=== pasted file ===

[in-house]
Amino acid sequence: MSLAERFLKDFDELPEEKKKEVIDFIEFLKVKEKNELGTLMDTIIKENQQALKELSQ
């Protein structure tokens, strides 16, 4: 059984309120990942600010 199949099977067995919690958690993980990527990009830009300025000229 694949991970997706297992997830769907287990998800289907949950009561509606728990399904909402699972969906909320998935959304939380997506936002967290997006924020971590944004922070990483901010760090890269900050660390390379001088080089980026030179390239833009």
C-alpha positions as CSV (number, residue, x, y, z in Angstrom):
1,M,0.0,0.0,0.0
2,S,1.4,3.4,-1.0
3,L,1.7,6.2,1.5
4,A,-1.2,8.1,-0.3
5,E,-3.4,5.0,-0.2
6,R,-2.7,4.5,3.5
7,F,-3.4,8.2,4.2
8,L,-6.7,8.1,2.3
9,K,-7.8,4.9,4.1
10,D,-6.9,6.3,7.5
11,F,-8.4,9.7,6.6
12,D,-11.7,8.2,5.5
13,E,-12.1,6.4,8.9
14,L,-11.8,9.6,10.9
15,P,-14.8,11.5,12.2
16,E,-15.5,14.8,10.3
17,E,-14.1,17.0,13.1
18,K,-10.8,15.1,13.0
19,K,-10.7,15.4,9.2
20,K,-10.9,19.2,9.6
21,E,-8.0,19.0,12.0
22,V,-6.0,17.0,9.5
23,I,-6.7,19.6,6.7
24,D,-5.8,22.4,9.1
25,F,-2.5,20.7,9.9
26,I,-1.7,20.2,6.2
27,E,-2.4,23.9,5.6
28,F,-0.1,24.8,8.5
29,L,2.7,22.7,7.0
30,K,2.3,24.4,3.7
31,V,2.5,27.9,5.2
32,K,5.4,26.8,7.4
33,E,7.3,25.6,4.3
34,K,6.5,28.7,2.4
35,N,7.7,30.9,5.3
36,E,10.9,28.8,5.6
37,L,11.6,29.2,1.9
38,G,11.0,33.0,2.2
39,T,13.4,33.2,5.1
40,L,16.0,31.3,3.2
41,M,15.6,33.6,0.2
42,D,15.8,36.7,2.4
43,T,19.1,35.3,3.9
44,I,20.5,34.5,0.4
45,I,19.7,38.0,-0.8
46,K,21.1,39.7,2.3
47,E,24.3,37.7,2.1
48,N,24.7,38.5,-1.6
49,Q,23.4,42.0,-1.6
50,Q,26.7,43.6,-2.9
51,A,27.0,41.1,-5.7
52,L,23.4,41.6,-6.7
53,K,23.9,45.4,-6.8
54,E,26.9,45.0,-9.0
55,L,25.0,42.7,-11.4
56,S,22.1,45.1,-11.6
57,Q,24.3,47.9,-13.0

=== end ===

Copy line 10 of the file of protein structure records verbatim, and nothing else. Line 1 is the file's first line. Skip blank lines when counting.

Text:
6,R,-2.7,4.5,3.5